The first 2021 Membership Meeting of the Cuyahoga Astronomical Association (CAA) will take place Monday, January 11, from 7:30 to 9:00 p.m. via the Zoom online meeting service. The evening’s speaker will be CAA member Matt Franduto who will present, “My 2020 Calendar and the images I took and included or excluded!” Club member Mat Franduto is one of our astrophotographers and every year he produces a calendar based on the astronomical images that he took during the previous year. He will show the pics he included, the ones he excluded, and perhaps a few surprises!
Attendees may join the Zoom meeting beginning at 7:20 p.m. the nights of CAA scheduled meetings and meetings begin at 7:30.
The evening will begin with introductions and the featured speaker followed by the monthly membership business meeting, typically concluding at about 9 PM. Guest attendees are welcome.
“Doors open” at 7:20 You can either “Phone in” or watch and participate via “Zoom Video”.
Phone In: Just dial: 1-312-626-6799 (Chicago number) You will be required to enter our meeting number: 987 496 1637
Note: This post will be updated with additional photos and narrative as provided by CAA members.
The 2018 occurrence of the annual Perseids meteor shower was not particularly outstanding but among sky watchers the event’s timing offered some promise; it peaked on a weekend and Earth’s Moon offered no interference! Overall, members enjoyed the experience but were not impressed by the Perseids’ performance!
A few intrepid members of the Cuyahoga Astronomical Association (CAA) spent late nights into early mornings at darker sites around the area ranging from Observatory Park in Geauga County, to Letha House Park in Medina County, Findley State Park in Lorain County, and Salt Fork State Park in Guernsey County.
Saturday night observers were largely frustrated by clouds moving over the Northern Ohio area though some did report seeing meteors. The passing clouds were illuminated not only by city light pollution but also by flashes of lightning from thunderstorms over Lake Erie!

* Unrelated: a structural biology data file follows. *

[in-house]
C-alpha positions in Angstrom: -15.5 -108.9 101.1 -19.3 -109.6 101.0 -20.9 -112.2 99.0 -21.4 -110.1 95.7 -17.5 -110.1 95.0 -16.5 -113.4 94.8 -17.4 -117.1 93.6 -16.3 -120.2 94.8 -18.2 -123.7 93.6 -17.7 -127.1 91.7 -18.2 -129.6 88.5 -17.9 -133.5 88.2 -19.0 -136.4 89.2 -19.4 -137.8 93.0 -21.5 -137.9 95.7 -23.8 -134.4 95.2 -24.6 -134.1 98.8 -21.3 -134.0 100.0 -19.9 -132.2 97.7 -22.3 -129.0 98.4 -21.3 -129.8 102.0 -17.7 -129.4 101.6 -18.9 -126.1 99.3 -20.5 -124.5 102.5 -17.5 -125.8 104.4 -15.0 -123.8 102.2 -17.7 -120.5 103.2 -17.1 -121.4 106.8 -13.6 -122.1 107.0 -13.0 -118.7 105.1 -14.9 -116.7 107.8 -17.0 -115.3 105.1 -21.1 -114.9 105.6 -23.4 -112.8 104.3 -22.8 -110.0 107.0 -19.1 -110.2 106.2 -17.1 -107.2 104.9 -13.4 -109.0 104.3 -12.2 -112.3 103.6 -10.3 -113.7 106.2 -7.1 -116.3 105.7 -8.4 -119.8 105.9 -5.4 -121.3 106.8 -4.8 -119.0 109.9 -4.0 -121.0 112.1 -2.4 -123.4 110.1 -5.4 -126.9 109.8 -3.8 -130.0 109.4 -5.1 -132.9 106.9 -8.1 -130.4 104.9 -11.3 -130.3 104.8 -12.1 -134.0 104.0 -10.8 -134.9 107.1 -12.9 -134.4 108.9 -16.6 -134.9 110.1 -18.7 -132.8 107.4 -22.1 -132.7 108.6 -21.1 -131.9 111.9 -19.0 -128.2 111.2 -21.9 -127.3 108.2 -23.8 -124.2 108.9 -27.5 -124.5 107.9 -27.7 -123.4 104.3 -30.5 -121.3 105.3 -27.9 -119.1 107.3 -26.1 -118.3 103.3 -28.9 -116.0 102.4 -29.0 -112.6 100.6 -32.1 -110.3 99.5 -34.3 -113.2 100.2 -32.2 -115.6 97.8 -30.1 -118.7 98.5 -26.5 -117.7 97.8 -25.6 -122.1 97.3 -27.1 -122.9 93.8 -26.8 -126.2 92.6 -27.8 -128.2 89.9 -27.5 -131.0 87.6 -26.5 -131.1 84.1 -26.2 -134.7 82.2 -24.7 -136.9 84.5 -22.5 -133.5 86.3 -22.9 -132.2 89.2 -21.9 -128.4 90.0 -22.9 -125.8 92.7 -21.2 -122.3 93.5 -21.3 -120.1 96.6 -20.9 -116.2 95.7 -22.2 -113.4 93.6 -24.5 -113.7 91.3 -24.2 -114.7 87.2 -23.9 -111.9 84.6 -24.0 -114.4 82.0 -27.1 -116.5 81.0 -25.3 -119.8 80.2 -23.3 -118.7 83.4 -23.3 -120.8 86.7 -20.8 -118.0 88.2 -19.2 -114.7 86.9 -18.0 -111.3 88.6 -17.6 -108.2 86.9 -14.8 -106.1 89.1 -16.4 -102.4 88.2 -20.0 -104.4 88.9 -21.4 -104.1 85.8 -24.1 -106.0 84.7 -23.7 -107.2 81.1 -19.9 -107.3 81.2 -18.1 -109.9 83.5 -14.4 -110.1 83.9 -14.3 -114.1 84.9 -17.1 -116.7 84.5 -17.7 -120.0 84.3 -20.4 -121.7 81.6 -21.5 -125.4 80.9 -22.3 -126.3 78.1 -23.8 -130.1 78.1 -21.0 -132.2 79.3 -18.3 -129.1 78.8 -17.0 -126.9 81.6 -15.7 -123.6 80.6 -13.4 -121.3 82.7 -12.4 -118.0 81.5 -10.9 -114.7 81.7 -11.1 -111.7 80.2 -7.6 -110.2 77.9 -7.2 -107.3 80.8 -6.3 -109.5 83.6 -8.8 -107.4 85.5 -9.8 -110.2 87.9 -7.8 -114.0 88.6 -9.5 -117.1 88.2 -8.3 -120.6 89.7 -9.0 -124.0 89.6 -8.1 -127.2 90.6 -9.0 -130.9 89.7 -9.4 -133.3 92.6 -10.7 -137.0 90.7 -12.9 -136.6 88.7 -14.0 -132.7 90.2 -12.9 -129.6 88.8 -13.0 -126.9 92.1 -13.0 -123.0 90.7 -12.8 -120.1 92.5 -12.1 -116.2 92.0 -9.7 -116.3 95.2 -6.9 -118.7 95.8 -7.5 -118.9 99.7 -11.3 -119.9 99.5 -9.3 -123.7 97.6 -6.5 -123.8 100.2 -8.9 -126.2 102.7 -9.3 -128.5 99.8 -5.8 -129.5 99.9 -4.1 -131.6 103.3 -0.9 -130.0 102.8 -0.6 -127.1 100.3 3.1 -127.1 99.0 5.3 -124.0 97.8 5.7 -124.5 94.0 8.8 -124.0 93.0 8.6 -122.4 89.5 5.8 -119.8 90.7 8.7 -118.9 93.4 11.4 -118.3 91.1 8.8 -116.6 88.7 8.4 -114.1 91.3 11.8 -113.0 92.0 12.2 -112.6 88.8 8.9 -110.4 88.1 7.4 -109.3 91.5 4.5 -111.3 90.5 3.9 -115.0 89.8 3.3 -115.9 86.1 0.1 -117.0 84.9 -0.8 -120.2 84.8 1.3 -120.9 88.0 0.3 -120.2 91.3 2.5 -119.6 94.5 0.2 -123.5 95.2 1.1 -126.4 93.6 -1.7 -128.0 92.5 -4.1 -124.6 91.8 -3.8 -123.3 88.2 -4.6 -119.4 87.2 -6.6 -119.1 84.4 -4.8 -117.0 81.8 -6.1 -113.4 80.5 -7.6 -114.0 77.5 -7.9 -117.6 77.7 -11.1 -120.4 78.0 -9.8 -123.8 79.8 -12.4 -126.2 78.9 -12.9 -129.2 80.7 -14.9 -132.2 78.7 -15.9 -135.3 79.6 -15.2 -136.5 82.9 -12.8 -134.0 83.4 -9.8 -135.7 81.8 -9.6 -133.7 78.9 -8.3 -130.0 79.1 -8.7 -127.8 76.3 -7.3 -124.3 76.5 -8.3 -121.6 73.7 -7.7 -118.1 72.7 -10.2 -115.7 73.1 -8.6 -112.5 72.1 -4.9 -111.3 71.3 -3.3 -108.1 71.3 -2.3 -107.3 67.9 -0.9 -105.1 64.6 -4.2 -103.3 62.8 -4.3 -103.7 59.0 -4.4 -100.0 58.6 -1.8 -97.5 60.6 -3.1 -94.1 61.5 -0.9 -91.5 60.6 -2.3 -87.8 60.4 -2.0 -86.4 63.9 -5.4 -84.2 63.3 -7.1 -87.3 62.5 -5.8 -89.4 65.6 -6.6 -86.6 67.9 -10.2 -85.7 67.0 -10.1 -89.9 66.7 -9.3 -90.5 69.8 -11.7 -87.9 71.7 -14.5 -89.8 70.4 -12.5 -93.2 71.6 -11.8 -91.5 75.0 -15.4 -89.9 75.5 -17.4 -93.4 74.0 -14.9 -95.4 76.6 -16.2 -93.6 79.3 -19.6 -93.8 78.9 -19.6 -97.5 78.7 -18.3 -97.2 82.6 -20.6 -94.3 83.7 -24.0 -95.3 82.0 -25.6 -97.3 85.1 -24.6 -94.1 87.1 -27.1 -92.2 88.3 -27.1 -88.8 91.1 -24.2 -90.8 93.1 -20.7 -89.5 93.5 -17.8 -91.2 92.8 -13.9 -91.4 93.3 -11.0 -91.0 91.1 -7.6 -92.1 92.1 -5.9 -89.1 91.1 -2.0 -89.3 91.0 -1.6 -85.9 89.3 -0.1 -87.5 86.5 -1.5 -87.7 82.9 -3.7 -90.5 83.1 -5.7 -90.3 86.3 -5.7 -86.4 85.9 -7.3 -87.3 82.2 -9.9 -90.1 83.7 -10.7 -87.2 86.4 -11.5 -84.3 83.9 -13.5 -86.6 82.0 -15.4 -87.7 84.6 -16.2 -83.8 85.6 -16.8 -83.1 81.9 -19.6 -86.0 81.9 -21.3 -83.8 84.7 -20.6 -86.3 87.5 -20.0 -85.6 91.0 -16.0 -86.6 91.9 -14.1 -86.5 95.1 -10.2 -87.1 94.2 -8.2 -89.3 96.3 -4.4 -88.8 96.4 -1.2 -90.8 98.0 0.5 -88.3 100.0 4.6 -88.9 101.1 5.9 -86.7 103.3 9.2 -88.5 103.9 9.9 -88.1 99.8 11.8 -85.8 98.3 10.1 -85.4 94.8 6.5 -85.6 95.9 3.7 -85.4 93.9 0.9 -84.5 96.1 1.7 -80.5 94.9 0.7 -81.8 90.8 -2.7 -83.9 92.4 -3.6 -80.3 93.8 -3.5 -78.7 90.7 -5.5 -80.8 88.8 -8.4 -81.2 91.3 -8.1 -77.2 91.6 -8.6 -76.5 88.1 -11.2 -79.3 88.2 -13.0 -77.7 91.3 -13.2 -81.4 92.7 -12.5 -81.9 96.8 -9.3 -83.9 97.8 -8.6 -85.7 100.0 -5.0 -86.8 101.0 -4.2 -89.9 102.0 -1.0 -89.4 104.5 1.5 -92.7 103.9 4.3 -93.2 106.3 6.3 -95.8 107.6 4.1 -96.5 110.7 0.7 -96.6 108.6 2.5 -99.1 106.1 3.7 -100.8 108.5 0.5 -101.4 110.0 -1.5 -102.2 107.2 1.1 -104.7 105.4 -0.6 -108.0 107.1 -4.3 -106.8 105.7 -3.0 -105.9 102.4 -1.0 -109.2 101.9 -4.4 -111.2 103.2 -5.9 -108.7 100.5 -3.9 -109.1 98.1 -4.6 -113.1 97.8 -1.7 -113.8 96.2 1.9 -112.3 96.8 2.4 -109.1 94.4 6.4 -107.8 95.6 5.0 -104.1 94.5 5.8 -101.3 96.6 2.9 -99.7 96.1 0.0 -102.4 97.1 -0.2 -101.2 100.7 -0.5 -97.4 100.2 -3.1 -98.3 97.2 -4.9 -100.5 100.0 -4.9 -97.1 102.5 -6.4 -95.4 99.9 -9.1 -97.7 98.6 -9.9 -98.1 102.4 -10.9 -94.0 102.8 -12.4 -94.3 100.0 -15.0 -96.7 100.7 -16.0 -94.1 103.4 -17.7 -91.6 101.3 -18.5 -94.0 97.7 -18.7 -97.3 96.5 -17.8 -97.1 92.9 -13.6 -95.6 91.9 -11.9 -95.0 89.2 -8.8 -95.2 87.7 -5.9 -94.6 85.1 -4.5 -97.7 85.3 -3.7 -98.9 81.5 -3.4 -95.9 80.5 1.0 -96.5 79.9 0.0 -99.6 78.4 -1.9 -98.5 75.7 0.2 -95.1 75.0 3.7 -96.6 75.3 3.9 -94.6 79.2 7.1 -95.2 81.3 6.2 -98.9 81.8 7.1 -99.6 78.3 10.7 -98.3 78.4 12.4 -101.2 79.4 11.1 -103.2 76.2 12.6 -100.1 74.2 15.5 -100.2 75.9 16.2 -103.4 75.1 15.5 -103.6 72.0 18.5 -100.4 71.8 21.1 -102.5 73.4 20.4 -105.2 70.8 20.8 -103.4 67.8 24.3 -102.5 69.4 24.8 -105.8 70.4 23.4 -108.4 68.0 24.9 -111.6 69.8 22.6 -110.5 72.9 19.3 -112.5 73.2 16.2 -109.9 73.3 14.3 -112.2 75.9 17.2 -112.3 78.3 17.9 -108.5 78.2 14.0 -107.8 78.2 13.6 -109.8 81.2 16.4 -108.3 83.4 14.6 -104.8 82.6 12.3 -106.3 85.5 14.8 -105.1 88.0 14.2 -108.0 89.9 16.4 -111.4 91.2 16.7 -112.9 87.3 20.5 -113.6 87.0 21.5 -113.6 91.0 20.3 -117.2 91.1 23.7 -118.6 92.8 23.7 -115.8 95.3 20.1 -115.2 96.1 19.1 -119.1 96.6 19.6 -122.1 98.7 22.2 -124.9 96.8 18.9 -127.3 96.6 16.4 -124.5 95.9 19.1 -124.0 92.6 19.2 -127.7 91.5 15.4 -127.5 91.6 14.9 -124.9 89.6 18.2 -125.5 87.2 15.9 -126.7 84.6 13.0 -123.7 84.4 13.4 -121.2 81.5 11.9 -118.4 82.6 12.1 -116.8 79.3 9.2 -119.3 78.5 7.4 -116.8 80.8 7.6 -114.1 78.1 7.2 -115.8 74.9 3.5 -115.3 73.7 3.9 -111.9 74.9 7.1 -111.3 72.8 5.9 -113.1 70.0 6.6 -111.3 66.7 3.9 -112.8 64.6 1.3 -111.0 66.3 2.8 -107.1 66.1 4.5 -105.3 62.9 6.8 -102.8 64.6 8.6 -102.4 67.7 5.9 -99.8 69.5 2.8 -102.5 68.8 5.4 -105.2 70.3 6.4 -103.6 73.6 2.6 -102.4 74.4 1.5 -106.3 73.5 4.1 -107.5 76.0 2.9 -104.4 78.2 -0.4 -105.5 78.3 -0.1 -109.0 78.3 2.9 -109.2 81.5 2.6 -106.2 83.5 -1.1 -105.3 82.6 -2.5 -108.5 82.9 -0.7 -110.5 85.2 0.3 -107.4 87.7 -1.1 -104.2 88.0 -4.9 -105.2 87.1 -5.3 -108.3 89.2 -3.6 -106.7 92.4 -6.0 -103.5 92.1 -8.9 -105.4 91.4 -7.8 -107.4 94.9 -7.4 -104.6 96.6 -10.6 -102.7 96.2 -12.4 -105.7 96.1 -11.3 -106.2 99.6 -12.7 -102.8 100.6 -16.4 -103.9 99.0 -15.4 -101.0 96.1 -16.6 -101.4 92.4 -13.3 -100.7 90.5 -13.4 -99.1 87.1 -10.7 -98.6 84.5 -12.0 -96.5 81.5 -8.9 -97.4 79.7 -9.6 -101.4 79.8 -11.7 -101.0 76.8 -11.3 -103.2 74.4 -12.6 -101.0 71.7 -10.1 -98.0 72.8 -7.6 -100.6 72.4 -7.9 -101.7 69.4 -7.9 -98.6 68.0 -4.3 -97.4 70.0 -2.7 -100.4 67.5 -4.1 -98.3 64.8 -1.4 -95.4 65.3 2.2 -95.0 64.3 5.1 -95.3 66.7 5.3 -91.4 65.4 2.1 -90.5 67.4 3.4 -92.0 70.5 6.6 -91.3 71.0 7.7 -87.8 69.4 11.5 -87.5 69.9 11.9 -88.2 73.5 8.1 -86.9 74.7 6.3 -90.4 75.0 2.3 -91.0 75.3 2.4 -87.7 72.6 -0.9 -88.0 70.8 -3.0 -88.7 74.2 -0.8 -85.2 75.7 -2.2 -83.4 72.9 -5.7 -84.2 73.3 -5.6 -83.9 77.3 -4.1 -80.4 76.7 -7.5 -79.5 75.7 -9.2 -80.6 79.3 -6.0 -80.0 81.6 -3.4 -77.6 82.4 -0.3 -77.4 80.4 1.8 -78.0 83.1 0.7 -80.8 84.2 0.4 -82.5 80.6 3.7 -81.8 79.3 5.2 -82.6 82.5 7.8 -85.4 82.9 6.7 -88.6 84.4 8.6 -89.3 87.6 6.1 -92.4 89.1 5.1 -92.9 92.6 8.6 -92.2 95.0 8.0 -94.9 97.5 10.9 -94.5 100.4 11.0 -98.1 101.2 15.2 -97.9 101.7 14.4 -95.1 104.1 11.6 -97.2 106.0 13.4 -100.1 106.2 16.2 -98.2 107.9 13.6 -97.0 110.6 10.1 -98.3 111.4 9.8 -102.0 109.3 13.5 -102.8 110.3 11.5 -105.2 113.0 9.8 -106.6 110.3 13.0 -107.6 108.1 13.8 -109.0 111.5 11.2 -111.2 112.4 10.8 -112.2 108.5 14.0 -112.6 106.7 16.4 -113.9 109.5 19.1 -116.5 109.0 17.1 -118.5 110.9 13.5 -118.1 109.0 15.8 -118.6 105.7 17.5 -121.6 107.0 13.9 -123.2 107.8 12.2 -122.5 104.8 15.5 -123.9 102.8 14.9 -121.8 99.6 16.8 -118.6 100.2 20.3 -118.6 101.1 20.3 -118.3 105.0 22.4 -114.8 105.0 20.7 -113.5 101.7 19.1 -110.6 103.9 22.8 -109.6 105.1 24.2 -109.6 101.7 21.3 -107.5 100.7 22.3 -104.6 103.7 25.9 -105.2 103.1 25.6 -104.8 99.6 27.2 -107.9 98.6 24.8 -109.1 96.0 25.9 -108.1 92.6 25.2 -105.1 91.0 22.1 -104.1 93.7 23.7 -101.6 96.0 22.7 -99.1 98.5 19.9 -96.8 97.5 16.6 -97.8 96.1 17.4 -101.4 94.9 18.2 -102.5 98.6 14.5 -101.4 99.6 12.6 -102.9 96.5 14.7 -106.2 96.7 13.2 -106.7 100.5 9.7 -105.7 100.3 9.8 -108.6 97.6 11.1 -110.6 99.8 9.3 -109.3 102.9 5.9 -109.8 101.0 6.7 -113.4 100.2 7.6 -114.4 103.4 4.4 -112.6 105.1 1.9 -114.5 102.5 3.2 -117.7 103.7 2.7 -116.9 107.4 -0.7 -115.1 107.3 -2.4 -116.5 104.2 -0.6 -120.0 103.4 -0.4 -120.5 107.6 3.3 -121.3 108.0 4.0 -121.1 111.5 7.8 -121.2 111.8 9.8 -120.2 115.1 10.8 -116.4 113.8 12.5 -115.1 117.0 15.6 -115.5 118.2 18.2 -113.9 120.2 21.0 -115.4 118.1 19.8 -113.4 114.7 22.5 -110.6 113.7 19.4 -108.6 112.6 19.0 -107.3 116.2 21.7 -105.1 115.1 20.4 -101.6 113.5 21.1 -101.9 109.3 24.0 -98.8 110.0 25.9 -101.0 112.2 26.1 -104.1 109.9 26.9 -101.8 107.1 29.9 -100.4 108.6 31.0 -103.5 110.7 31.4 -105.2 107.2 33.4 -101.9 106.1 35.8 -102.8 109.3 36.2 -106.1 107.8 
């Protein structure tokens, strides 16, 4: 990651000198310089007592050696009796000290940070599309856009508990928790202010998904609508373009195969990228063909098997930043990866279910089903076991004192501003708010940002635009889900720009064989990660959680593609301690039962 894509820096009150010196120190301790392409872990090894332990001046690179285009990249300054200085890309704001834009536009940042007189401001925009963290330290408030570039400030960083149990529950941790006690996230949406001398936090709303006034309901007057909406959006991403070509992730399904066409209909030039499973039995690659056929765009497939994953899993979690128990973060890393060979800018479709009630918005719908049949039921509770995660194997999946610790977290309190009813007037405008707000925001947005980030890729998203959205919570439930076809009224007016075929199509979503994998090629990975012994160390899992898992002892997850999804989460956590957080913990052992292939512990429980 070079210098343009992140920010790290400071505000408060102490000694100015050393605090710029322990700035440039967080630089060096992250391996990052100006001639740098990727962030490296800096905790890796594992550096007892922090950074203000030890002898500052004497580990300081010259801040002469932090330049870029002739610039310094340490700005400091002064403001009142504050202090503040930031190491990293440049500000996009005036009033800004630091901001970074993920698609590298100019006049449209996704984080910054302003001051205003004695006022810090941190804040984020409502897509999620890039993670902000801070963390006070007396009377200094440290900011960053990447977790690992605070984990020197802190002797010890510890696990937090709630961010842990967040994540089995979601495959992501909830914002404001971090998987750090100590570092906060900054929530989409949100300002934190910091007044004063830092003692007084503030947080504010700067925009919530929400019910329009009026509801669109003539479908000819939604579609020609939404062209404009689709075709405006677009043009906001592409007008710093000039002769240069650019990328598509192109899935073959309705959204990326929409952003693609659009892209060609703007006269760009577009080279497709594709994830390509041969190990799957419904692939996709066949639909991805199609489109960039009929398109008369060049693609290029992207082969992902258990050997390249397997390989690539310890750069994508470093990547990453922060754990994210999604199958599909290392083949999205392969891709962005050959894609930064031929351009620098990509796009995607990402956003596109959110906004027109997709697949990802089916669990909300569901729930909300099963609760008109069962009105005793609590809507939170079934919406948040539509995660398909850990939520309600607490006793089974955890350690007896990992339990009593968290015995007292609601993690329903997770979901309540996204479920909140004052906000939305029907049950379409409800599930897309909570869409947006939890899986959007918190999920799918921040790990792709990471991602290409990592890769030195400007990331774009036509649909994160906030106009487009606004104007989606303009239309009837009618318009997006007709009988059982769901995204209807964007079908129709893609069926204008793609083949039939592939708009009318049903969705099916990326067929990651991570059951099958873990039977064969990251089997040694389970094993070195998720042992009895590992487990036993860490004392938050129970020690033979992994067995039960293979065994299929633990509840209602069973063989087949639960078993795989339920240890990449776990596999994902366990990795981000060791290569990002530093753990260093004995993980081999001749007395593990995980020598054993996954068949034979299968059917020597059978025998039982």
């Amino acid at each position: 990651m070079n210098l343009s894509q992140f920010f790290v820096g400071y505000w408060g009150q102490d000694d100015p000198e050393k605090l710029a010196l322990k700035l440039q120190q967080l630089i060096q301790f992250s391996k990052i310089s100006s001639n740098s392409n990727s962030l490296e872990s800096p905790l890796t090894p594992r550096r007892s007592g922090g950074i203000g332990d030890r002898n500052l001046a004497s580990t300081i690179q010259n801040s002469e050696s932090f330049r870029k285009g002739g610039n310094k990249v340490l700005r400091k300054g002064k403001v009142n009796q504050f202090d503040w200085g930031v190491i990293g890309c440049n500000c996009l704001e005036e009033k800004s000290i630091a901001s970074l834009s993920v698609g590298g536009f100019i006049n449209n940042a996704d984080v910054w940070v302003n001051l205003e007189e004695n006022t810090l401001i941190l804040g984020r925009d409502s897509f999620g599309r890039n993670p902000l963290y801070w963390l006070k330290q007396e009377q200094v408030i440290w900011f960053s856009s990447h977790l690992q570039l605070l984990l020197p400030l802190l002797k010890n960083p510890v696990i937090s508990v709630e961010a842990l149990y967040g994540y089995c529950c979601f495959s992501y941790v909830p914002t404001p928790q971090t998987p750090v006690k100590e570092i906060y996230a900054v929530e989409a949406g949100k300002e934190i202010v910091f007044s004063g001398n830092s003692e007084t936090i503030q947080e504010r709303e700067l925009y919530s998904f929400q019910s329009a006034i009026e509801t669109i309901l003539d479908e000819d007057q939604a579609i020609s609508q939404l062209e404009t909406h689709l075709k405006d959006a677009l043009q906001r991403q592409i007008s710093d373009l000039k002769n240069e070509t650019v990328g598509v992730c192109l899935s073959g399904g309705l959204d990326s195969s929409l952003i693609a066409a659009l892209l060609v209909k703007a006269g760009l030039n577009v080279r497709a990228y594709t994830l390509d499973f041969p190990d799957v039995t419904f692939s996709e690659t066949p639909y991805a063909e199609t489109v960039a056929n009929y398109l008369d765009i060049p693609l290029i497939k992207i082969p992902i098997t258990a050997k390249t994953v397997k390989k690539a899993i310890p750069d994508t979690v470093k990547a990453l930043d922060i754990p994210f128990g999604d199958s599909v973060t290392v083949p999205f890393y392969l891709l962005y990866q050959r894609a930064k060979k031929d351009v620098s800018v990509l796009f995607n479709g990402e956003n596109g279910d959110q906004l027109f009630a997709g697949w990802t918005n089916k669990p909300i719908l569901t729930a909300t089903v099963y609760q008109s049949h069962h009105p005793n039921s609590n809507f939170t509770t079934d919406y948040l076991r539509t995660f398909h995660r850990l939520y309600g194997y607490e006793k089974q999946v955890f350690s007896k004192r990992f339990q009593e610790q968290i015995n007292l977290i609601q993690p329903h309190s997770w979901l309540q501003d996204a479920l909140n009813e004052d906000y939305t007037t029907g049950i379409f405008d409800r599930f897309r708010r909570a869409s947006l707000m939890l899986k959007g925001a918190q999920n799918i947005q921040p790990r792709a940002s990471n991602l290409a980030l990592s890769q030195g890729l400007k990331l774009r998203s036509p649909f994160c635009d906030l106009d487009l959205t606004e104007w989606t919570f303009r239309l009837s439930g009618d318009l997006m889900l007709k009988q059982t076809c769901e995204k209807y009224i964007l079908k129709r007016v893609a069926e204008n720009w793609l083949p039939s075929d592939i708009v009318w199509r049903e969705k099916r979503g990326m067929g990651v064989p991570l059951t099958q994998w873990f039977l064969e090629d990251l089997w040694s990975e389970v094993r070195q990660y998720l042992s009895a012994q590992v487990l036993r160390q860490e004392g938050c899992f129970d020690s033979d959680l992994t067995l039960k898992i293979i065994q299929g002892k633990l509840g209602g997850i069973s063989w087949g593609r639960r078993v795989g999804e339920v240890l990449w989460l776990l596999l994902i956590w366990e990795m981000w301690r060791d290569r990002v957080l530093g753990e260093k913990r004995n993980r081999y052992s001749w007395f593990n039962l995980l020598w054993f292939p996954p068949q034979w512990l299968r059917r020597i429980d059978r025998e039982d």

Member Lonnie Dittrick, out Saturday night, reported, “Spent about 2.5 hours out near Wellington and snagged 23 meteors (about 1 every 9.6 minutes). Conditions fair with lots of high clouds and a cloud-out for 30 minutes. Reoccurring lighting north over the lake. Three very bright shooters that left trails. 11:10 to 1:40 AM.”
Joining the crowd at Observatory Park, Nancy Whisler wrote, “We counted 34 up until midnight, then we left because it was getting so cloudy and moist. We had a great time!”
Some folks tried watching from their own back yards. “Stayed home in Brunswick on my backyard patio Saturday night and Sunday,” wrote Jon Salontay. “Saturday started out with promising skies and weather but the sky got very hazy and smoky early and cloudy later. Saw only one sporadic meteor around midnight and didn’t catch any with my camera. Limiting magnitude was at best 3rd magnitude, probably 2nd. Sunday night saw better conditions; much darker and clearer.”
“Saw only two Perseids though: one early at 11:30 PM, and another around 4 AM, in an early and later session. Three meteors, in two days, in five hours observing.” Reflecting the feelings of many observers, Salontay concluded, “I’ve had better nights.”
Watching from his home’s deck in Brunswick Hills, Matt Franduto wrote, “The last two nights (2 – 3:00 AM) have been awful. Zero on Friday. Three (Saturday) night.”
Sunday night, inconvenient for many due to Monday work schedules, offered better skies and a nice selection of fireballs (exceptionally bright meteors) in addition to more ordinary “shooting stars.”
Watching the sky from “the lovely skies of North Olmsted,” was Steve Korylak. “I took about 200 15-second exposures covering Cygnus and Cassiopeia starting at 1:30 AM and caught not 0ne. However the next half-hour I saw three Perseids and four sporadics. Some shower, more like a drizzle!”
From Findley State Park, James Guilford watched and photographed from twilight until 1:30 AM Saturday to Sunday. He did not keep count as photography was his main interest. “I saw a few dim Perseids and several fireballs and captured one as it passed Mars,” he wrote. “The main problem became dew; one after another the camera lenses fogged up and I had to keep swapping them out. The camera and tripod were dripping wet by the time I had to call it quits!”
Dark skies matter when it comes to spotting meteors. Member Frank Shoemaker, who went to Salt Fork, reported, “My daughter and I went down to Salt Fork state park and were out from 11:30 PM to 4:30 AM on Sunday night/Monday morning. The clouds completely cleared out about 1:30 AM and we eventually lost count of Perseids in the 70s. I think we saw at least 80 of them.” That was a good night! See his composite photo at top of this story.
Member John Burkett took a different approach in making his meteoric image: as an experiment he attached cameras to a CGEM which tracked with background stars. The image above was produced from a Nikon D810, Nikon 35mm f/1.4 @ f/4, ISO-200, single-frame 76-Seconds, cropped. It was just below and to the right of the big “W”. He was three miles out of Seville, time stamp is 5:29 AM.